Welcome everyone to Cee’s Which Way Photo Challenge. This challenge is about the roads, walks, trails, rails on which we move from place to place. You can walk them, climb them, drive them, ride them, as long as the way is visible. And, of course, any angle of a bridge is acceptable as are signs of any kind.

Most of these were taken down along the Blackstone River and Canal in Uxbridge, at the junction where the two separate. This section along the canal is among my favorite places in the valley. It is beautiful, peaceful, and easily accessible. And there is plentiful parking.

All taken with the Pentax Q7, various lenses.


Cee’s Which Way Photo Challenge: 2014 #23

Welcome everyone to Cee’s Which Way Challenge. This challenge subject is all about capturing the roads, walks, trails, rails, we move from one place to another on. You can walk on them, climb them, drive them, ride them, as long as the way is visible. Any angle of a bridge is acceptable and are any signs.

I thought, since we live by the Blackstone River and canal, this week I might show you the waterways … canals and river and some of their bridges.


A bright, beautiful first morning at the cabin

A bright, beautiful first morning at the cabin

It rained hard most of the day yesterday and started off with heavy rain this morning, too.

Rays of sunshine through the last of the morning mist

Rays of sunshine through the last of the morning mist

It’s ironic. All summer, it has been sunny and dry. Beautiful weather, pretty much from May through September.  As soon as we got to Maine, it began to rain.

And then, it rained ...

And then, it rained …

Maybe it’s nature’s way of telling me I need to relax … to not run around doing “stuff.” Still, it is gorgeous here and I was looking forward t the opportunity to take some pictures.

Rain, rain ...

Rain, rain …

I did take some shots of the rain yesterday, but it’s hard to see it. You can see it’s wet, but the rain is elusive.


I don’t know why, but I’ve had the hardest time getting a picture of the locks on the canal with which I’m satisfied. I’m not there yet, but the locks are interesting.

Canal Locks

These powerful gears date back to the mid 1800s when the canal was built and they are still in working order today. This is one of two, exactly the same. They usually aren’t in my pictures of this part of the canal because I shoot to either side of them.


This is the junction of the Blackstone River and Blackstone Canal, where they separate to run side by side. There’s a spillway, locks and a hiking trail where horses used to tow the barges.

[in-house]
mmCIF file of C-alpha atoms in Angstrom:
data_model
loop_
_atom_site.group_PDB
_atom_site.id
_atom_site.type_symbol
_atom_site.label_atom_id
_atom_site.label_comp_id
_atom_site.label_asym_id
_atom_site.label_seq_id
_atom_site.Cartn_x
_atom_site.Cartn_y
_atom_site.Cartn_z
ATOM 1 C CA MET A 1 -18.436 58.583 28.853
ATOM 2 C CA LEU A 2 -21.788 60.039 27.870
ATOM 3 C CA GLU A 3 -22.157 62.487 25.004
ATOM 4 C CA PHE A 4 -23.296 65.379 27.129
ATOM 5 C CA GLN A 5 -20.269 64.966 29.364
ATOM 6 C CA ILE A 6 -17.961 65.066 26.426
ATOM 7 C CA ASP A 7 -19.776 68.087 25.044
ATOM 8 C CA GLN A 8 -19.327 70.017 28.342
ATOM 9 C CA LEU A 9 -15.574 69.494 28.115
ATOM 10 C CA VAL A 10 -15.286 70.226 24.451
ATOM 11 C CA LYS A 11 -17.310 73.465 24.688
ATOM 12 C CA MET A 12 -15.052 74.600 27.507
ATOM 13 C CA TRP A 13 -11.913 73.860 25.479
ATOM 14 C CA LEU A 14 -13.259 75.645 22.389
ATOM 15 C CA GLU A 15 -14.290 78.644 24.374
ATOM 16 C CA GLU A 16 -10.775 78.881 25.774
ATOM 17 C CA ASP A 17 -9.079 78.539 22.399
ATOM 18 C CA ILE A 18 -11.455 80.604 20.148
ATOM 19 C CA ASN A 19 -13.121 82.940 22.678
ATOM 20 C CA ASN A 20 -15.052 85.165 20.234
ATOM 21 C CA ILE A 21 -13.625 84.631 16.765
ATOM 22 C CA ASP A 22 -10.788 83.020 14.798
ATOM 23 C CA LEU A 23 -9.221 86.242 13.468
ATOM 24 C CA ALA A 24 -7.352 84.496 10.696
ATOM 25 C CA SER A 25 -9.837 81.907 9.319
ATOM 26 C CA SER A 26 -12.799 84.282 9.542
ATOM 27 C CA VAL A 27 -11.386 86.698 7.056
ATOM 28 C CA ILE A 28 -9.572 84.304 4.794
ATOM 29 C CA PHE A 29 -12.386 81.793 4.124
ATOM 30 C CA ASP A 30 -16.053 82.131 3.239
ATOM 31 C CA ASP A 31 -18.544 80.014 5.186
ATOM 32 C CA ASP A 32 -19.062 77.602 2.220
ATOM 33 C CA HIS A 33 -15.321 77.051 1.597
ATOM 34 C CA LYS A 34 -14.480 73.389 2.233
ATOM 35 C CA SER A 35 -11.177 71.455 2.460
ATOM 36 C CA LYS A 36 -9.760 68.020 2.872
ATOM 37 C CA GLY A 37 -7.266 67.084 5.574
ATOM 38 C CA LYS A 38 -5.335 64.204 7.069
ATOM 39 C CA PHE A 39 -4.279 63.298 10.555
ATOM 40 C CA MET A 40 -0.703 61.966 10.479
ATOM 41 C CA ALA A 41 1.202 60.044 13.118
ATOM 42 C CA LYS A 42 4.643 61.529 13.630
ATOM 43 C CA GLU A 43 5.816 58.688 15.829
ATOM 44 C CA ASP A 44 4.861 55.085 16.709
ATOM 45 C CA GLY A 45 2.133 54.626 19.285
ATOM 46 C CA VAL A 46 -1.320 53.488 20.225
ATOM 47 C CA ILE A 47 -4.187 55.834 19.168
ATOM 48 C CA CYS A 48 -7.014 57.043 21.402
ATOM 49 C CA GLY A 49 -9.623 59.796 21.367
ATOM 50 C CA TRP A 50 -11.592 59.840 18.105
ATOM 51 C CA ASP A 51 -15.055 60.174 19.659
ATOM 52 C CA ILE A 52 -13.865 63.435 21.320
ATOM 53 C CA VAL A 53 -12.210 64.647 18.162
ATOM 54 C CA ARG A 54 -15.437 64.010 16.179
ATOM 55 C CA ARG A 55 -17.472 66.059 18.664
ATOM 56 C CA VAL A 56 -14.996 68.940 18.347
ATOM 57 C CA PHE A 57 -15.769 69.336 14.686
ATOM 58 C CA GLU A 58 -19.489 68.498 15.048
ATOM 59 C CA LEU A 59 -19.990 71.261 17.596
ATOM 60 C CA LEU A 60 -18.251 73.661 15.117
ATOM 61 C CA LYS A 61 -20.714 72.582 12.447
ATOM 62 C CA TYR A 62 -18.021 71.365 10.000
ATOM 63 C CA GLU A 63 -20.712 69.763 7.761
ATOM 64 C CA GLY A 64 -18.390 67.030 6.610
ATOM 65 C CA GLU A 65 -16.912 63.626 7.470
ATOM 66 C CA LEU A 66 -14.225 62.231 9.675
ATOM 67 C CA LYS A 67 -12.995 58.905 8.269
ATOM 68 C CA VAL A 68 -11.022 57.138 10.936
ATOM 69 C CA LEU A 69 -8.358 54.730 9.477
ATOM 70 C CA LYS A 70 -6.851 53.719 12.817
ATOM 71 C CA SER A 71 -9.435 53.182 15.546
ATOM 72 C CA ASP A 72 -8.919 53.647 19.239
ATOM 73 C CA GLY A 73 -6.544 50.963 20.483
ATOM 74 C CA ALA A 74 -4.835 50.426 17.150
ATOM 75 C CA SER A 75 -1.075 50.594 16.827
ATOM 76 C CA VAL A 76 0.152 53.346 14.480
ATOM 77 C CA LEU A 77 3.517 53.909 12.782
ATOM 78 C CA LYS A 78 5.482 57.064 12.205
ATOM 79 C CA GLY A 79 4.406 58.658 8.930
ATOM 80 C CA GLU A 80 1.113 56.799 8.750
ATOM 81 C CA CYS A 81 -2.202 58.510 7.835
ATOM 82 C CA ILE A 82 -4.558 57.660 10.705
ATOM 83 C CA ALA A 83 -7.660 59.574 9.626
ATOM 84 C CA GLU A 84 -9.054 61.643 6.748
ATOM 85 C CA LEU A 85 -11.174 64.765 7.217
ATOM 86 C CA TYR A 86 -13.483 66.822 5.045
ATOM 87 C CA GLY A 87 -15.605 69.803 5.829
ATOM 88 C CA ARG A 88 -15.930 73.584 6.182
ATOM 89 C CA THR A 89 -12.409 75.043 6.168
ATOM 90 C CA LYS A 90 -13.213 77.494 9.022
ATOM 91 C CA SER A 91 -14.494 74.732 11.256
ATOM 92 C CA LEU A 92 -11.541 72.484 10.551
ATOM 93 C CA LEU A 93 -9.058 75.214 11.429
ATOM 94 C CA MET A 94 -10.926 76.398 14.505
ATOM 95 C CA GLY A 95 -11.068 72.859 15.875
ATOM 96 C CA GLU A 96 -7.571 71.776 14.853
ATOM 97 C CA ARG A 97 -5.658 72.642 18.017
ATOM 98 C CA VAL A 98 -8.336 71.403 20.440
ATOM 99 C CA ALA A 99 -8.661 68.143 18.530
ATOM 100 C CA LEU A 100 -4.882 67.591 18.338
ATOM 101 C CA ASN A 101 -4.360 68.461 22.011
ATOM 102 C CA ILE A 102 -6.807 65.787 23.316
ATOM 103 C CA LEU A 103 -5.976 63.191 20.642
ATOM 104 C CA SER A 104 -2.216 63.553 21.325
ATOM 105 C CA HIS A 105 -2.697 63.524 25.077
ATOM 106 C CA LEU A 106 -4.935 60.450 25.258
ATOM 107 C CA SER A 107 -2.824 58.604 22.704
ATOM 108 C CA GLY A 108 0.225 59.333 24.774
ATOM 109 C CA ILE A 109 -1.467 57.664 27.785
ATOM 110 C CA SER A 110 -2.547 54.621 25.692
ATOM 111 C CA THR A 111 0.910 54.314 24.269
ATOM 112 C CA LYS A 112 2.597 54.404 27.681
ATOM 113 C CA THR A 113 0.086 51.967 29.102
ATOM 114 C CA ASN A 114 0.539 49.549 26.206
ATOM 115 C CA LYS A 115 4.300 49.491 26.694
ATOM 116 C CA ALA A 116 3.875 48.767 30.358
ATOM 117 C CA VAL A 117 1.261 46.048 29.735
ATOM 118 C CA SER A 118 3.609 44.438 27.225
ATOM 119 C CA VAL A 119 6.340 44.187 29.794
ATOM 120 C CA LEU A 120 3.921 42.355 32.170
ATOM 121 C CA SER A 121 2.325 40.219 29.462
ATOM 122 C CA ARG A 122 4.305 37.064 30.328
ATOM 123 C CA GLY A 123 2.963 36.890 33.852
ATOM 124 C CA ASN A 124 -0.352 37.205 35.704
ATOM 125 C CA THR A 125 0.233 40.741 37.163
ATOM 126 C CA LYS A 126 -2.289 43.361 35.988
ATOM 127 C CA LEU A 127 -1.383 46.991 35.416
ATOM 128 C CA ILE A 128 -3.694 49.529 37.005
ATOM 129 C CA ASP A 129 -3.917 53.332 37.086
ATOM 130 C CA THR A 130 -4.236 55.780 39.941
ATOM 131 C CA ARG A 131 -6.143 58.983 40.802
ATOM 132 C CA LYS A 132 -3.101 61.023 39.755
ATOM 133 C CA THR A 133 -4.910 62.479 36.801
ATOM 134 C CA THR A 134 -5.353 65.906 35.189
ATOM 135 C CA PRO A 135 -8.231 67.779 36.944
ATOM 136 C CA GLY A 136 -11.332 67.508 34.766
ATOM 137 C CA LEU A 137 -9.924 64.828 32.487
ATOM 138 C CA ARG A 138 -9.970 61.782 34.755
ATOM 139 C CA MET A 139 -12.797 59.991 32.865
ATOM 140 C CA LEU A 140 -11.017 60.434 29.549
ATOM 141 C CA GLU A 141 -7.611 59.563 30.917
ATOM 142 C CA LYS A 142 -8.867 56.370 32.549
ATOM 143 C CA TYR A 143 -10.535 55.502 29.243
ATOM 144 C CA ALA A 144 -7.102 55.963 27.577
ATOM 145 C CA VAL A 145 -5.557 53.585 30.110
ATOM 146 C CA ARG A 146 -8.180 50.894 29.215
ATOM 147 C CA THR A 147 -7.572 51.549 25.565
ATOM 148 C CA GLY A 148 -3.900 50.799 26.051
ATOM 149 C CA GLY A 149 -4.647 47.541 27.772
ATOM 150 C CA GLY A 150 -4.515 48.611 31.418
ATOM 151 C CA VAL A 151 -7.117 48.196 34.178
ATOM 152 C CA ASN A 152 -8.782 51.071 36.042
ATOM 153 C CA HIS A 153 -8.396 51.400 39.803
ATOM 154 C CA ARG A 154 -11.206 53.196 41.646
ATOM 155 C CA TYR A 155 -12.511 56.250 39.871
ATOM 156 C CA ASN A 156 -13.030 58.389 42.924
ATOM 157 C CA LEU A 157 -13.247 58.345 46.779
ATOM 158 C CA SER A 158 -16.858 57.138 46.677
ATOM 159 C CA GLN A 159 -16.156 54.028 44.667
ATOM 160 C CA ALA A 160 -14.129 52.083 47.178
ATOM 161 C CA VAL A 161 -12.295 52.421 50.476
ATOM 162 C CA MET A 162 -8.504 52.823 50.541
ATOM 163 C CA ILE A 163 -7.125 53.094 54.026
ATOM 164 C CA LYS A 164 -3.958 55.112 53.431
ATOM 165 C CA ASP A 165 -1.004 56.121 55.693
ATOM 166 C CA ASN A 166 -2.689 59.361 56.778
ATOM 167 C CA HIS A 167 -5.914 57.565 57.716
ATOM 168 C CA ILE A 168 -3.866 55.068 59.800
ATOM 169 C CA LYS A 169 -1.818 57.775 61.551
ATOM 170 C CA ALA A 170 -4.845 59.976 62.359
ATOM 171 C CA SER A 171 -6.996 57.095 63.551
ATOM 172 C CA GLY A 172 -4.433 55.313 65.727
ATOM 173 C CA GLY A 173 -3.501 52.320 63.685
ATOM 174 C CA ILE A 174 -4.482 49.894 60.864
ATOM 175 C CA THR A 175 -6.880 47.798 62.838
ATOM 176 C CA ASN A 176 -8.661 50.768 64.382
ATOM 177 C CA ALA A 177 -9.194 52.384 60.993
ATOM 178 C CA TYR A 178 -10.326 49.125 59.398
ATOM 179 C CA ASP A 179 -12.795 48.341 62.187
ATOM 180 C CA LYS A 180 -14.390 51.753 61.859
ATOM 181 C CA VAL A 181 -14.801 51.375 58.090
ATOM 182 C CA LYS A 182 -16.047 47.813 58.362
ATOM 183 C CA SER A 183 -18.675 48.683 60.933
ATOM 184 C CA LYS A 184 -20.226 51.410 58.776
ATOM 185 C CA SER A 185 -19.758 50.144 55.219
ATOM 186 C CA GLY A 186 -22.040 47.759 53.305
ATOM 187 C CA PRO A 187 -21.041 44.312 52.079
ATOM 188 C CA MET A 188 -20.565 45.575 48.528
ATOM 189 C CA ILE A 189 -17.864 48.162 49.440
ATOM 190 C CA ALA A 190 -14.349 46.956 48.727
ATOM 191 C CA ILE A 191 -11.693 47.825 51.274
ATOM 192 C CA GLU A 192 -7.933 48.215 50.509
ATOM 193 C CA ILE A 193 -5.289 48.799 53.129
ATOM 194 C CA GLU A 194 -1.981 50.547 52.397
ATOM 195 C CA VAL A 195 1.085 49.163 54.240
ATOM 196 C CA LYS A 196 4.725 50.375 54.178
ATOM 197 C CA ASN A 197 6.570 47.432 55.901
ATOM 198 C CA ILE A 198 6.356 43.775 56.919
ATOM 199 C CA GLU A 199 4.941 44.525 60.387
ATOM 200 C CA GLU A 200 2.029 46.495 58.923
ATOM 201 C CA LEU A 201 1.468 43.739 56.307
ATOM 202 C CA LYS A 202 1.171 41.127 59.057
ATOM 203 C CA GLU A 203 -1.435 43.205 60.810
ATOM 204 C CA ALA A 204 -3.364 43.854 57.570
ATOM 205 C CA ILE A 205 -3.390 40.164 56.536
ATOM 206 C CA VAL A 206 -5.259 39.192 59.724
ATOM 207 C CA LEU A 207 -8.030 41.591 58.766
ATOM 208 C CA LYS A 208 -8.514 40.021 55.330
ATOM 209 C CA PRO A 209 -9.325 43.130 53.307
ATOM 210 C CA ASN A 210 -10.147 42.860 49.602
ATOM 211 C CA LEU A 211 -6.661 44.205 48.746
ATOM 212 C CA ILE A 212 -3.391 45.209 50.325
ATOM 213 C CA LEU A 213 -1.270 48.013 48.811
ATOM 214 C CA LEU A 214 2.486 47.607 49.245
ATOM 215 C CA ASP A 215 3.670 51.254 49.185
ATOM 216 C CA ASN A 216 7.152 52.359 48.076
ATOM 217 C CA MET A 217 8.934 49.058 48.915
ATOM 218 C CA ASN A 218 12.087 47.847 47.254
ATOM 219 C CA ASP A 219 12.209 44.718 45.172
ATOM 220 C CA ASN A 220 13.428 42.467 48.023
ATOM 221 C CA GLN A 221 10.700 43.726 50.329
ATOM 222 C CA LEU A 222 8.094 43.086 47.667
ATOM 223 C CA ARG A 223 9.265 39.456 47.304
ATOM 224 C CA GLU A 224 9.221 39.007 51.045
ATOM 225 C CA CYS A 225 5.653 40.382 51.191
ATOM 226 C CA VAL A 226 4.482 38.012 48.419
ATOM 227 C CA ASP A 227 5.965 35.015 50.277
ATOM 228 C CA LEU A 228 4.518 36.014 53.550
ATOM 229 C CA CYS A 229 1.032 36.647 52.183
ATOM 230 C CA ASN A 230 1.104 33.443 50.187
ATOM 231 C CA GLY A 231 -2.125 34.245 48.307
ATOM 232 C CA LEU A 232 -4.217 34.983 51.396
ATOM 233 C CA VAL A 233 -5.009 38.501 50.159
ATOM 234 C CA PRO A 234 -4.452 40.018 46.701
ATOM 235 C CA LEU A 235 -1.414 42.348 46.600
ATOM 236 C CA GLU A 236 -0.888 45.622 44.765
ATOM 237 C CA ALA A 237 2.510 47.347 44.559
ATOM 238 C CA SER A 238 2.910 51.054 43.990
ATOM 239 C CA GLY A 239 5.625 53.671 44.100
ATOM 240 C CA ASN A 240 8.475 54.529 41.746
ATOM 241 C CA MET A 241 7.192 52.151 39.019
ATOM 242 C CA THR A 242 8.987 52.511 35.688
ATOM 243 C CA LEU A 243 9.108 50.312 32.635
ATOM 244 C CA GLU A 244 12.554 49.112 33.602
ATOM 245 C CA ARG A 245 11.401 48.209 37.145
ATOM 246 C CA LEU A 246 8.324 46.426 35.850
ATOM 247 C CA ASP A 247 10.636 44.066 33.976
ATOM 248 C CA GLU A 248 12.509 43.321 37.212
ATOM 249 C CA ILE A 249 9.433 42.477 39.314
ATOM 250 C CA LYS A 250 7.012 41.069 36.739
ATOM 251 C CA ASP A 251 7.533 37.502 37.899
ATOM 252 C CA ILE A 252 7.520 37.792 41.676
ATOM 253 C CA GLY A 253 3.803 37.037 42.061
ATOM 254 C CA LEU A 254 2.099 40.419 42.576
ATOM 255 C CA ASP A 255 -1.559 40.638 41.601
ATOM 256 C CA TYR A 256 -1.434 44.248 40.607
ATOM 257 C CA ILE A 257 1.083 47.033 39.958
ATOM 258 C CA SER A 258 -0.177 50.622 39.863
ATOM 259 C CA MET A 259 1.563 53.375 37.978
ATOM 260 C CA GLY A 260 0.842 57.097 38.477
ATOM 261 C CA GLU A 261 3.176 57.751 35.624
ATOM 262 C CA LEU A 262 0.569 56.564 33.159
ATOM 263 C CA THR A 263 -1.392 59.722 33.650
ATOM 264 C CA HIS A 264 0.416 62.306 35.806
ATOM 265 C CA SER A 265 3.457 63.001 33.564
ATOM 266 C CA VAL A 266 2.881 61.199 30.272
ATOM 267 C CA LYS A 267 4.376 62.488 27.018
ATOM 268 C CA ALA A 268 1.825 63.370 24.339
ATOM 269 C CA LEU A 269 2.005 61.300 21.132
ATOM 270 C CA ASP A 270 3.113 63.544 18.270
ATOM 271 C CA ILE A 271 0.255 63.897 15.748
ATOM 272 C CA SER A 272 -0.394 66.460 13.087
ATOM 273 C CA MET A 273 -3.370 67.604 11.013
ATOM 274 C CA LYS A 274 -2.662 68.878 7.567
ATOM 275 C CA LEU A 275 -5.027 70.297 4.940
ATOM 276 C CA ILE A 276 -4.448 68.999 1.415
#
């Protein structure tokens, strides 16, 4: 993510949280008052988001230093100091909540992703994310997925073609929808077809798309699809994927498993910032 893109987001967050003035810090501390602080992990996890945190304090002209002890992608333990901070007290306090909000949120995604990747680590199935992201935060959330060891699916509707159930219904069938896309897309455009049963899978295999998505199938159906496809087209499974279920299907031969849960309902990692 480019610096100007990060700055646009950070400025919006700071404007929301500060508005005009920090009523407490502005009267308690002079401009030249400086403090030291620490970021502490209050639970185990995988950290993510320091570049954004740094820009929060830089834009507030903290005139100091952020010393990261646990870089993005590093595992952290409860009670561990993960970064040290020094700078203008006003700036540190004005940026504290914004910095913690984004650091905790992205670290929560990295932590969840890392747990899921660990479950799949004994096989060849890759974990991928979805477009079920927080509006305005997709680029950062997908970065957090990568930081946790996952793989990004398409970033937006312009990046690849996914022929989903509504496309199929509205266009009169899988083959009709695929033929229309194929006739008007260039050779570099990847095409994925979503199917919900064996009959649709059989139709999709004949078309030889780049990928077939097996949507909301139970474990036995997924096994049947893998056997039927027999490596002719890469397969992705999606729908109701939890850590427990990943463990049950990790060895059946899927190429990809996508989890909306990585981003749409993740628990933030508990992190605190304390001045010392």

It is historically important and exceptionally photogenic, which is why we come here so often. Recently they added a proper paved pathway with stairs and a small boat slip. And they put up an official sign so it’s no longer “the canal and locks behind the medical building” but part of the National Historic Corridor series of parks. But the work that needs to be done is not getting done. No money.

Since it was already adjacent to a parking lot, it is easily accessible. It’s more popular with the improved paths and steps.Oh, I almost forgot. They added a few picnic tables too. Nice.

The River – Marilyn Armstrong

When first we moved here from Boston, it was wonderful, but so different.

Although I’d lived in the suburbs and spent most of my vacation time through the years out in the country, I’d never lived so far from a major city nor in a river valley, which has a particular character of its own.

The dominance of the Blackstone both over the ecology of the valley and its economy is hard to over-emphasize.

The Blackstone River National Heritage Corridor is actual part of the National Parks system and includes all the cities in the valley, from Worcester, where the river starts, to Providence where it ends. It is a protected area, though not a park, because so many people live here, but it is considered to be of significant historical importance.

A small pond where herons like to fish is formed by the river and canal’s congruence just above the falls.

It was in this valley that the American Industrial Revolution took place.

I call it the “keyhole” bridge. It’s just before the river divides.

I became fascinated with the river. It was everywhere. Even though you can’t always see it, the Blackstone or one of its tributaries is everywhere you travel, just off the road, hidden by a hillock or trees.

There’s a walkway along the canal where everyone likes to stroll. It’s right next to the parking lot for a medical building, and there’s a small picnic area there, too.

Twelve years later, the river still fascinates me … in all its seasons and permutations. This is the river in late summer/early Autumn, from last September. This is just a single hour of shooting by the river last September. You can be sure there will be much more.